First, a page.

For someone who is in need of an organ transplant, every second counts. With this in mind, a group of scientists in India have designed a new method of transportation that is much faster than hauling them in the back of an ambulance or even by regular flights.
The Rs100-crore National Programme for Micro Air, is set to use unmanned aerial vehicles or drones to deliver hearts and other vital organs, cutting transport time by more than 50 per cent.
The heart can be stored for up to 10 hours, a kidney 24 and a liver 12 to 15, and the inventor of India's indigenous fighter Light Combat Aircraft wants to develop a method to deliver them sooner.
''The main focus will be on transporting hearts as other organs can be preserved for longer after harvesting,'' Kota Harinarayan, who was the vice-chancellor of the University of Hyderabad, told Times of India.
The traditional method is referred to as a 'green corridor', which was established two years by the Mumbai traffic police.
This initiation entails police escorting an ambulance, helping it to move around traffic – usually a specific traffic lane is chosen and all signals on the route stay green.
Kota and Dr K Ramachandra from the National Design and Research Forum are leading the project along with the help of other experts in the US to iron out all the details.
''Once the specifications from doctors and engineers are finalised - the first leg of the process is expected to be complete this week - we will take the project to the government for funding and clearance,'' Kota said.
Kota's expertise lies in aerospace science, but he has reached out to doctors in India and the US to discuss the kind of facilities organs need in order to be delivered safely.
As of right now the team has two options - design a drone with technology to preserve organs or variants that are able to carry the organ in a special box.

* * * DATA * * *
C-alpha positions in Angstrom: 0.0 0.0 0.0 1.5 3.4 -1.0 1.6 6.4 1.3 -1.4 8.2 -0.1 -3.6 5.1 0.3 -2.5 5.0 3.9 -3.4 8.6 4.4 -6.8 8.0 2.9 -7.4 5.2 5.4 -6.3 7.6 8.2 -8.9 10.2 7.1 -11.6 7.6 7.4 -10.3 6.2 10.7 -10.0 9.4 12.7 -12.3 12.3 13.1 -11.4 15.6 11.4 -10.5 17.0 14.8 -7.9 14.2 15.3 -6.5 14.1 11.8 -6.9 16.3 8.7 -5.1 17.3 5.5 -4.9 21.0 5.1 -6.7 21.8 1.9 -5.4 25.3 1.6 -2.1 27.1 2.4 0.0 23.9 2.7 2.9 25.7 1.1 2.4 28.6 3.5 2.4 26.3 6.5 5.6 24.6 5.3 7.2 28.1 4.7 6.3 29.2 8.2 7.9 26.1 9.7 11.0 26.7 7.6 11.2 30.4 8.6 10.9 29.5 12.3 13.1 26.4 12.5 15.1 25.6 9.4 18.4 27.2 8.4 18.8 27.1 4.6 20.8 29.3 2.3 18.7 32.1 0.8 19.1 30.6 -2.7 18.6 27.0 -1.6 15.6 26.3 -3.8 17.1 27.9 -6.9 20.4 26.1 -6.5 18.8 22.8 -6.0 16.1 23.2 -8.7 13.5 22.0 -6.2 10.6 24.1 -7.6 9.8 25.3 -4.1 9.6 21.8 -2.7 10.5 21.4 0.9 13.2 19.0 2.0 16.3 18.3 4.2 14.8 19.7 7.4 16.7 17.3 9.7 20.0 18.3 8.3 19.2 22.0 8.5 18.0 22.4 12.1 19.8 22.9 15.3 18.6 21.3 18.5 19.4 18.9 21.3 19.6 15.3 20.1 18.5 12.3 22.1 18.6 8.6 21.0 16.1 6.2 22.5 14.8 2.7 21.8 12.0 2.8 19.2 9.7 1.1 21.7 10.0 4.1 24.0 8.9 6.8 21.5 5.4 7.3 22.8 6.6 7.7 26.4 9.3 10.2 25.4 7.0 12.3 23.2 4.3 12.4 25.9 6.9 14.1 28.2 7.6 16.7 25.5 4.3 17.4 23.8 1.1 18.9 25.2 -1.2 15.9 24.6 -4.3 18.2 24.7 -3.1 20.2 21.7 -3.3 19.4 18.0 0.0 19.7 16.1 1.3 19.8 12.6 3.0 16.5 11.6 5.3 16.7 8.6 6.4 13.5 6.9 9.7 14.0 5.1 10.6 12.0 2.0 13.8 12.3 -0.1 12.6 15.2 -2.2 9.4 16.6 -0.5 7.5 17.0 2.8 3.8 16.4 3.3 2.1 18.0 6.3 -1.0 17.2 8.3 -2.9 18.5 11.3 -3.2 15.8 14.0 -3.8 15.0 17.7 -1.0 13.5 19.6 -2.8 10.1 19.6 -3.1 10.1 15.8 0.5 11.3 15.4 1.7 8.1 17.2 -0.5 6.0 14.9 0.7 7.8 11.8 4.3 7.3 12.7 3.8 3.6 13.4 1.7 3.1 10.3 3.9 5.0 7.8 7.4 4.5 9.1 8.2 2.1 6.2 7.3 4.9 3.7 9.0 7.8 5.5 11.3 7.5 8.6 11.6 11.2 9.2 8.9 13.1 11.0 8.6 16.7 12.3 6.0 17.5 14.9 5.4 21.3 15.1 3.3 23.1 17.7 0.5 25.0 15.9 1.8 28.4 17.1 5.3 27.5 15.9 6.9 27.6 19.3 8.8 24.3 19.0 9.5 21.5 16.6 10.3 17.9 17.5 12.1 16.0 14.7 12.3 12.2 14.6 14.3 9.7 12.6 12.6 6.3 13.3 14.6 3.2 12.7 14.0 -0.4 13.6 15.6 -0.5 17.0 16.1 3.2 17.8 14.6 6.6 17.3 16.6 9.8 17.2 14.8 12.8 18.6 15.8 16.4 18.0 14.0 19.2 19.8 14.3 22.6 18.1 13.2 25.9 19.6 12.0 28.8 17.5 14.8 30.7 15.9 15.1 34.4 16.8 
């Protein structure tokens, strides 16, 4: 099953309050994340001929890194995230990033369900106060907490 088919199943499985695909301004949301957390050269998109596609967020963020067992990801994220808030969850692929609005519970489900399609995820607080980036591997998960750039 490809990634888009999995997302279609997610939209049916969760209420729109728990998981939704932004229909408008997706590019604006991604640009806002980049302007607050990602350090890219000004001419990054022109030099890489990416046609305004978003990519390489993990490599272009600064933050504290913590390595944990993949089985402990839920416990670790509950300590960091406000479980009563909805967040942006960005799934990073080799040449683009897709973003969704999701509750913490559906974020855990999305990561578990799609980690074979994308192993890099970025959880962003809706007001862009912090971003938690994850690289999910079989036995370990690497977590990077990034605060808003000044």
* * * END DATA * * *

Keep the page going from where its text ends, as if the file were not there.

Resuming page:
''We have demonstrated several technologies as part of the NP-Micav programme that was funded by the Centre,'' said Ramachandra.
The fully ready-to-fly 184 is a manned drone capable of automatically carrying a passenger through the air, simply by entering a destination into its accompanying smartphone app.
The 184 uses multiple independent flight control systems to automatically navigate passengers from point A to point B.
These systems combine real-time data collected from sensors throughout the flight and automatically plot the fastest and safest route to carry passengers to their destinations.
The EHang 184 has built in reinforcements for all flight systems, so that in the unlikely event that a component does fail, multiple backups are already in place to seamlessly take over.
''For this project, we are looking at a vehicle of the regular UAV size and not the micro size.''
The initial design will be able to carry up to 250 grams of weight, but the team hopes to reach a 100-km range.
India not alone
India isn't the only country looking to the skies for help with transporting organ.
A Chinese firm recently unveiled a self-flying 'passenger drone' that they say can be used to deliver human organs.
EHang revealed a collaboration with Lung Biotechnology PBC to develop and purchase up to 1,000 units of an evolved version of the 184, the world's first autonomous drone for humans, to automate organ transplant delivery.
The two companies have agreed to work together over the course of the next 15 years to optimize the 184 for organ deliveries, a program which they are calling the Manufactured Organ Transport Helicopter (MOTH) system.
Lung Biotechnology specialises in manufacturing lungs and other organs for transplant using a variety of technologies, including pig-to-human xenotransplantation, as well as regenerating them from stem cells.